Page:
A: California imposes no residency restriction on getting married. People can travel to California for their weddings from anywhere in the world. California issued marriage licenses to same-sex couples during the six month window in 2008 before Prop 8 passed, and those marriages have been affirmed as valid marriages. Since the Perry decision in June 2013, California again has started marrying same-sex couples. Marriage is big business, and California businesses market California as a wedding destination. People who travel here from out of state and get married are entering valid marriages. This is the same for out-of-state and in-state residents. But this question presents another layer of problems, because the parties reside in a state that doesn’t recognize their relationship. Most people get divorced in the state where they reside, and every state imposes some residency restriction on divorce. For same-sex couples who live in states that don’t recognize their marriages, that is a big problem, and they can be stuck in a legal relationship that they are not able to dissolve. To help with this problem, California amended its Family Code to retain jurisdiction to dissolve marriages legally performed in California that are not recognized where the parties to the marriage live. The section provides that if you live in a state that does not recognize the marriage (like Arkansas), then you can divorce in California. The action must be filed in the county where the marriage license was issued, and the statute provides that California community property law will apply to the dissolution. The first step for anyone who lives out of state and was legally married in California is to check the law of the state where you live. If your home state doesn’t have a DOMA, then you may very well be able to get divorced in your home state. However, most states still don’t recognize marriages between same sex couples. I know of several situations where couples have been unable to change their spousal survivorship provisions on retirement plans to identify new partners because they live in states that will not recognized their marriages even for purposes of divorce. If they married in California, we now can take jurisdiction to dissolve those marriages in the county where the marriage license was issued.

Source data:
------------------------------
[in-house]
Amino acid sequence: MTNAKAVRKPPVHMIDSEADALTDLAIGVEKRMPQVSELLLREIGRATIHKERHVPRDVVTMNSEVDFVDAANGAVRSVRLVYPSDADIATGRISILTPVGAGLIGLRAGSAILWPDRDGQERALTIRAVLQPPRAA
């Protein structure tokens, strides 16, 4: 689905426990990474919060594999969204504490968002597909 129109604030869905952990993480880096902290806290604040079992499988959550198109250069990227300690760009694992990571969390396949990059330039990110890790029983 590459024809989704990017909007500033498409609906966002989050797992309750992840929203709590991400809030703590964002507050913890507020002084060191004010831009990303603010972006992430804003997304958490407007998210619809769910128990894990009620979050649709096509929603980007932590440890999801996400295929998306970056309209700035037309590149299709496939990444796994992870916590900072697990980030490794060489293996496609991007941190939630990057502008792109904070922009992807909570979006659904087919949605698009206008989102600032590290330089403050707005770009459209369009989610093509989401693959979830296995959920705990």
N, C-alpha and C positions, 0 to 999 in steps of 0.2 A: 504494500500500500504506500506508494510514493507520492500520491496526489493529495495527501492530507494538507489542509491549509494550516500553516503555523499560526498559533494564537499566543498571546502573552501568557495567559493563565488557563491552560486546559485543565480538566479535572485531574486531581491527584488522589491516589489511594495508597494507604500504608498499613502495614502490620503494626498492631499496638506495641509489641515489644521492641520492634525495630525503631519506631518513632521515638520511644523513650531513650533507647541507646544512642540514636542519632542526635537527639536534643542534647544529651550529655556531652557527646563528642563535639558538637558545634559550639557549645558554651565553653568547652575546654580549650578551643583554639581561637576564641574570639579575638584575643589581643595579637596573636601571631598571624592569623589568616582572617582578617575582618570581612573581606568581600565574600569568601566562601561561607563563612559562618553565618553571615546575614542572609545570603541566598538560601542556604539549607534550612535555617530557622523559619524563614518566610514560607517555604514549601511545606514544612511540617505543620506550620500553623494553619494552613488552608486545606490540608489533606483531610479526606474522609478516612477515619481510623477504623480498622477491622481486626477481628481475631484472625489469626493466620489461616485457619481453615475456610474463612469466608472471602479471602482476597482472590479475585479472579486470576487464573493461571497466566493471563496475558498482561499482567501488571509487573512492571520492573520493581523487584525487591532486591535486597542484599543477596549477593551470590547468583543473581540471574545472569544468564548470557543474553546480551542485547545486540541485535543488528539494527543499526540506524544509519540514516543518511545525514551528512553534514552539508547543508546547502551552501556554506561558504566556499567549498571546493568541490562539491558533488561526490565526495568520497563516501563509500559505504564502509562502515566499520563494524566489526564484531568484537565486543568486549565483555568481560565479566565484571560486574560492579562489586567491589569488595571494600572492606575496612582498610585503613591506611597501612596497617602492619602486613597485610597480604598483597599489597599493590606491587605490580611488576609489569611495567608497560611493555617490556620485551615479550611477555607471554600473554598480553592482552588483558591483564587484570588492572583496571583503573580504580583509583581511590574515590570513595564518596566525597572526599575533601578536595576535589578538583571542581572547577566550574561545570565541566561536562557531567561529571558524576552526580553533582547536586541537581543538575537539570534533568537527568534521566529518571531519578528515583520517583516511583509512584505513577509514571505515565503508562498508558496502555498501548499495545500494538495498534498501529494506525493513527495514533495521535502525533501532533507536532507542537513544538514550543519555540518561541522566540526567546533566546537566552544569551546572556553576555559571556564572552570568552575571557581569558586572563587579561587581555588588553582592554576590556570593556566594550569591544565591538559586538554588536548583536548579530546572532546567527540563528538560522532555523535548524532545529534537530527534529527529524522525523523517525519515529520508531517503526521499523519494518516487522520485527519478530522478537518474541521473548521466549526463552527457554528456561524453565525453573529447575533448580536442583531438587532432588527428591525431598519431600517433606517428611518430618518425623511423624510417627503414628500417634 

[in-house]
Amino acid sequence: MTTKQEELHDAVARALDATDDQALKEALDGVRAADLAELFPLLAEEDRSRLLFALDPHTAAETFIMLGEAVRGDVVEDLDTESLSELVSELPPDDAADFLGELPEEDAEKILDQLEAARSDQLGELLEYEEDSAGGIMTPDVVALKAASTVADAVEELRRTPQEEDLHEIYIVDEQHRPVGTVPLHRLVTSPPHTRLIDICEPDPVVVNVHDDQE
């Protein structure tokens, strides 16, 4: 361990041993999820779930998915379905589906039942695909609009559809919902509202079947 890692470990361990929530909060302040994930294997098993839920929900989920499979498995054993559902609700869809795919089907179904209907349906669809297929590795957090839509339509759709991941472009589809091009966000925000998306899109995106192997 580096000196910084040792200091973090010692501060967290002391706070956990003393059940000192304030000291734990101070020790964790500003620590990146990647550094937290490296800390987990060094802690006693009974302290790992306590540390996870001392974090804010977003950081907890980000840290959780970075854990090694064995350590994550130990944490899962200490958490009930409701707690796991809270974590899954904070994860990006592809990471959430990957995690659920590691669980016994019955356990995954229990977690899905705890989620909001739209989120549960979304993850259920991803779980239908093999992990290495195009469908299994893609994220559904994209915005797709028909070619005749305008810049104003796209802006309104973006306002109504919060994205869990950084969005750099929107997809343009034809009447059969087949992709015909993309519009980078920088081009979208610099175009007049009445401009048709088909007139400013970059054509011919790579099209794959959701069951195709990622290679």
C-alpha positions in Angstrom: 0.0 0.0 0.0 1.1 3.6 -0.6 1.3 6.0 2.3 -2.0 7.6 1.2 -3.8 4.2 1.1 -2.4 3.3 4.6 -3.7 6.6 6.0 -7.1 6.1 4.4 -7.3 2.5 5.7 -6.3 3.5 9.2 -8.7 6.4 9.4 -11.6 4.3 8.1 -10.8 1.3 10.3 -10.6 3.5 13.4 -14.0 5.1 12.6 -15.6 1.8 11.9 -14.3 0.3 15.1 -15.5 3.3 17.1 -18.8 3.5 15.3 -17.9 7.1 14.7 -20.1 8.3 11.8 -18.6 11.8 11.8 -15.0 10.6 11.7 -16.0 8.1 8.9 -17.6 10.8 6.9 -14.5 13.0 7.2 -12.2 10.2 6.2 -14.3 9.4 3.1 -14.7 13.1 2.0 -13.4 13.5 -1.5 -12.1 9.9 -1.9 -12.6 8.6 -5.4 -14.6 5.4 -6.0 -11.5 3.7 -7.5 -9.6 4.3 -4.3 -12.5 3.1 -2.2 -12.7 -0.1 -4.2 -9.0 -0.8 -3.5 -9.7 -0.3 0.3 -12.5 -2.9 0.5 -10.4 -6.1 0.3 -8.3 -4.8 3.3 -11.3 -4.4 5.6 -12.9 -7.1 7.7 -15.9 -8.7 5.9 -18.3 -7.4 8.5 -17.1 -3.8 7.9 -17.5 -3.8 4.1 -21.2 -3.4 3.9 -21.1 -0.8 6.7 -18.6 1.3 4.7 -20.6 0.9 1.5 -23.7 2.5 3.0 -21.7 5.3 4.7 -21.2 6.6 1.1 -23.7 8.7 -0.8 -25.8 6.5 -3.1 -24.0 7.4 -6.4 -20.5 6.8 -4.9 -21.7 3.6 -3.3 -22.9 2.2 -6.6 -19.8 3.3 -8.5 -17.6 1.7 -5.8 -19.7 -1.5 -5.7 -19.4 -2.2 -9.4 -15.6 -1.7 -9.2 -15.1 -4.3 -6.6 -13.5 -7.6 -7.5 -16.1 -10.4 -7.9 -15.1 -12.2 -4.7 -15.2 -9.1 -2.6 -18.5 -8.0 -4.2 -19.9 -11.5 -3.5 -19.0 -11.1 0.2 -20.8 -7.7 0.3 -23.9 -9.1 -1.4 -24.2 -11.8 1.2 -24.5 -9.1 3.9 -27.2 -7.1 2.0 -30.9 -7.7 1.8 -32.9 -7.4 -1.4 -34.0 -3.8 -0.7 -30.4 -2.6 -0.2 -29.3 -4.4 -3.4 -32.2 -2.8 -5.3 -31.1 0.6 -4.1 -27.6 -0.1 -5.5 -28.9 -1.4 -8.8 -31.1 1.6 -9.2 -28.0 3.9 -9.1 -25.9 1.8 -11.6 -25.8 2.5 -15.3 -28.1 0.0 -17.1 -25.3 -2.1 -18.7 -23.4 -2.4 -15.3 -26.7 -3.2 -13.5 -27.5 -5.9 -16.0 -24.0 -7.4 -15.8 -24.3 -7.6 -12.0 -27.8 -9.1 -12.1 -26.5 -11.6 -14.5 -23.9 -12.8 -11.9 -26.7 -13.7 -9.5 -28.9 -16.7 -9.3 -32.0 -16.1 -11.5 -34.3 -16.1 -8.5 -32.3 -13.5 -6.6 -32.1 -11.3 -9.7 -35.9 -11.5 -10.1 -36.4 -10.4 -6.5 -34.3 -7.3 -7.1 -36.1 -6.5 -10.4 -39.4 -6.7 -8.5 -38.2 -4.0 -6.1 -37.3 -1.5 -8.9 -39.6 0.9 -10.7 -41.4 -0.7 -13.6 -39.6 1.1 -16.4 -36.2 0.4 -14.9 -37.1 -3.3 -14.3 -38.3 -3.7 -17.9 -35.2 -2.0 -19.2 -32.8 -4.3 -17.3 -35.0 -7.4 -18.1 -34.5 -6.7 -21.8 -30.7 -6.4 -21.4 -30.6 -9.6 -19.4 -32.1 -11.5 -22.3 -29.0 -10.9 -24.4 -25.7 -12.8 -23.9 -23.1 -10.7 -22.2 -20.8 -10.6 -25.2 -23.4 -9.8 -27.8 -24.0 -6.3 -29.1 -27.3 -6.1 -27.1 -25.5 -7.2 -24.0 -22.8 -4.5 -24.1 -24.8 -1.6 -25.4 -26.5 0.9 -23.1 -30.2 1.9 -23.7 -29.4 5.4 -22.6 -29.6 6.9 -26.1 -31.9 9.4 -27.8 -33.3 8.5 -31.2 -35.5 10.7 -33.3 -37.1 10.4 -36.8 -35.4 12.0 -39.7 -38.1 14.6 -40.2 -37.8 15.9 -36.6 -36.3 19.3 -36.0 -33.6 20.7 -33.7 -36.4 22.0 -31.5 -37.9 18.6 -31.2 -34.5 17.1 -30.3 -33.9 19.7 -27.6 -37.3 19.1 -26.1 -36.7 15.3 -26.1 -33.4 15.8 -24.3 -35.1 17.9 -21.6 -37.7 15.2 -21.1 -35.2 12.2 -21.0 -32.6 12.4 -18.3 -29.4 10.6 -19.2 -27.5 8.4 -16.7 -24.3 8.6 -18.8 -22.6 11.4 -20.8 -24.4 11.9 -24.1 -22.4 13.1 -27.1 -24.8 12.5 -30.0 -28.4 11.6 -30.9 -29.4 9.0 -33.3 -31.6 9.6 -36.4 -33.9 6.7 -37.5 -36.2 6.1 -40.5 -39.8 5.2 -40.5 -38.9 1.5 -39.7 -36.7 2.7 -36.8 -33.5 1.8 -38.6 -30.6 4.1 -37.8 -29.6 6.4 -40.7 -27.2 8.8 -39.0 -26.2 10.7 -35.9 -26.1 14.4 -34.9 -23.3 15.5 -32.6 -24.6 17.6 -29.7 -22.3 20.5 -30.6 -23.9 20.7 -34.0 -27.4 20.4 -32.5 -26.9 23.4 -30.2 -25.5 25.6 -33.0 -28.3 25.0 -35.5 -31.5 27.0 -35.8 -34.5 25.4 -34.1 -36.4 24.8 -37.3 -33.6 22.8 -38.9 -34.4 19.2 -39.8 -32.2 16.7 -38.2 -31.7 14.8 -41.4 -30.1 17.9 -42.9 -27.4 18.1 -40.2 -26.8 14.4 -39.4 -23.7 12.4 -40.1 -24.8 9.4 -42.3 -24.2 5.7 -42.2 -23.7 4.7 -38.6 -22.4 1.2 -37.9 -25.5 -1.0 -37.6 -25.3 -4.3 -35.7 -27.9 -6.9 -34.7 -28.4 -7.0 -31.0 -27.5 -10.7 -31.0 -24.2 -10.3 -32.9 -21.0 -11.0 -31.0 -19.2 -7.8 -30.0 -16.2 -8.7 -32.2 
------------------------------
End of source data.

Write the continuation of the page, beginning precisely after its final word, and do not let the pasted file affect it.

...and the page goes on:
Q: My spouse and I got married in 2008 in Los Angeles. Now I'm pregnant with our baby. Are we both automatically parents, or does my wife need to adopt the baby?
A: Under California law, when a child is born into a marriage or a state registered domestic partnership, the child is legally presumed to be the child of both spouses/partners regardless of the sex of the parents. What this means, as a practical matter, is that both of you will be automatically recognized as your child’s parents – and you will be able to put both of your names on your baby’s original birth certificate – as long as you remain in California. However, every state – and every country – has its own rules about who is legally recognized as a parent, and California’s marital presumption only applies in California. Therefore, in order to be sure that your partner is your child’s other parent regardless of where she is standing when the question is asked, she needs to complete an adoption of the child.
DISCLAIMER: This article is intended to provide general information about selected legal topics. The information provided is not legal advice, and is published for informational purposes only. It is not intended to be used as a substitute for specific legal advice or opinions, and the transmission of this information is not intended to create an attorney-client relationship between the sender and the receiver. No reader should act on information contained in this article without obtaining the specific advice of legal counsel. The attorneys at Wald & Thorndal, P.C. are licensed to practice law in the State of California, and do not offer advice as to the laws of any other state.